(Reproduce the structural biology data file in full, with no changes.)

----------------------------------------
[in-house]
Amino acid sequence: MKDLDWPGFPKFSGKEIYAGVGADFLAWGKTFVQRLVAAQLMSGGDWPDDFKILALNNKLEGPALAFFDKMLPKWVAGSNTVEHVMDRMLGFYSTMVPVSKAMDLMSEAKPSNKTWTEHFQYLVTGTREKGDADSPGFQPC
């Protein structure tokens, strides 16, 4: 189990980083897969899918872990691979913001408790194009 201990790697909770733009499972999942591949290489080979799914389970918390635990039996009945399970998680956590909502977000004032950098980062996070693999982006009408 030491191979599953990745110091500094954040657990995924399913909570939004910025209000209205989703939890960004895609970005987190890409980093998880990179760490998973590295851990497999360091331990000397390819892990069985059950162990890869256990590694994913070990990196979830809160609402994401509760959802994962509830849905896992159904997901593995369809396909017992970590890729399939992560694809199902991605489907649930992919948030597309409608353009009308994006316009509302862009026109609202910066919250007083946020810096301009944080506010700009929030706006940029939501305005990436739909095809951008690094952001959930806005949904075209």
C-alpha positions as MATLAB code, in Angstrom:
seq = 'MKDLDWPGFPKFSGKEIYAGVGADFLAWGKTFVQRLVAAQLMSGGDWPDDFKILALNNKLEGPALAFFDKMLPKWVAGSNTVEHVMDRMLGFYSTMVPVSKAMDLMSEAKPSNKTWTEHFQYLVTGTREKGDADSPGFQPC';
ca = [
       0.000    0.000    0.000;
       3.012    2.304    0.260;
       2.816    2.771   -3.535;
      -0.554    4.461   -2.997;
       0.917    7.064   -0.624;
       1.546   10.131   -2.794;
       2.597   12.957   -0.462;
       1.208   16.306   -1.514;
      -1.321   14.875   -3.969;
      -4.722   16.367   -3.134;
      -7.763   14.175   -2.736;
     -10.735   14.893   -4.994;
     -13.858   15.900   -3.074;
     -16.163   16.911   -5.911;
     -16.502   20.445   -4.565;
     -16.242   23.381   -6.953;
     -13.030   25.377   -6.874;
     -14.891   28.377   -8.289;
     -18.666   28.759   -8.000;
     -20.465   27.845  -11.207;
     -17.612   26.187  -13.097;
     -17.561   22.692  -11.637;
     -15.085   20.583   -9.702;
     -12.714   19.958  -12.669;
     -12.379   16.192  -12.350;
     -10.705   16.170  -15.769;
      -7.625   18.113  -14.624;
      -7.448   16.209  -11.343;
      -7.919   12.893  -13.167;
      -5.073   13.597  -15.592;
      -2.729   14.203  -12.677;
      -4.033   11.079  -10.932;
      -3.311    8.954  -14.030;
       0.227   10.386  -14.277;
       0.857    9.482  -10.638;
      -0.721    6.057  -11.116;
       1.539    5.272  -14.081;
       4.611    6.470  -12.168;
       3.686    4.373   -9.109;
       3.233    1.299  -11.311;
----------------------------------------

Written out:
[in-house]
Amino acid sequence: MKDLDWPGFPKFSGKEIYAGVGADFLAWGKTFVQRLVAAQLMSGGDWPDDFKILALNNKLEGPALAFFDKMLPKWVAGSNTVEHVMDRMLGFYSTMVPVSKAMDLMSEAKPSNKTWTEHFQYLVTGTREKGDADSPGFQPC
């Protein structure tokens, strides 16, 4: 189990980083897969899918872990691979913001408790194009 201990790697909770733009499972999942591949290489080979799914389970918390635990039996009945399970998680956590909502977000004032950098980062996070693999982006009408 030491191979599953990745110091500094954040657990995924399913909570939004910025209000209205989703939890960004895609970005987190890409980093998880990179760490998973590295851990497999360091331990000397390819892990069985059950162990890869256990590694994913070990990196979830809160609402994401509760959802994962509830849905896992159904997901593995369809396909017992970590890729399939992560694809199902991605489907649930992919948030597309409608353009009308994006316009509302862009026109609202910066919250007083946020810096301009944080506010700009929030706006940029939501305005990436739909095809951008690094952001959930806005949904075209």
C-alpha positions as MATLAB code, in Angstrom:
seq = 'MKDLDWPGFPKFSGKEIYAGVGADFLAWGKTFVQRLVAAQLMSGGDWPDDFKILALNNKLEGPALAFFDKMLPKWVAGSNTVEHVMDRMLGFYSTMVPVSKAMDLMSEAKPSNKTWTEHFQYLVTGTREKGDADSPGFQPC';
ca = [
       0.000    0.000    0.000;
       3.012    2.304    0.260;
       2.816    2.771   -3.535;
      -0.554    4.461   -2.997;
       0.917    7.064   -0.624;
       1.546   10.131   -2.794;
       2.597   12.957   -0.462;
       1.208   16.306   -1.514;
      -1.321   14.875   -3.969;
      -4.722   16.367   -3.134;
      -7.763   14.175   -2.736;
     -10.735   14.893   -4.994;
     -13.858   15.900   -3.074;
     -16.163   16.911   -5.911;
     -16.502   20.445   -4.565;
     -16.242   23.381   -6.953;
     -13.030   25.377   -6.874;
     -14.891   28.377   -8.289;
     -18.666   28.759   -8.000;
     -20.465   27.845  -11.207;
     -17.612   26.187  -13.097;
     -17.561   22.692  -11.637;
     -15.085   20.583   -9.702;
     -12.714   19.958  -12.669;
     -12.379   16.192  -12.350;
     -10.705   16.170  -15.769;
      -7.625   18.113  -14.624;
      -7.448   16.209  -11.343;
      -7.919   12.893  -13.167;
      -5.073   13.597  -15.592;
      -2.729   14.203  -12.677;
      -4.033   11.079  -10.932;
      -3.311    8.954  -14.030;
       0.227   10.386  -14.277;
       0.857    9.482  -10.638;
      -0.721    6.057  -11.116;
       1.539    5.272  -14.081;
       4.611    6.470  -12.168;
       3.686    4.373   -9.109;
       3.233    1.299  -11.311;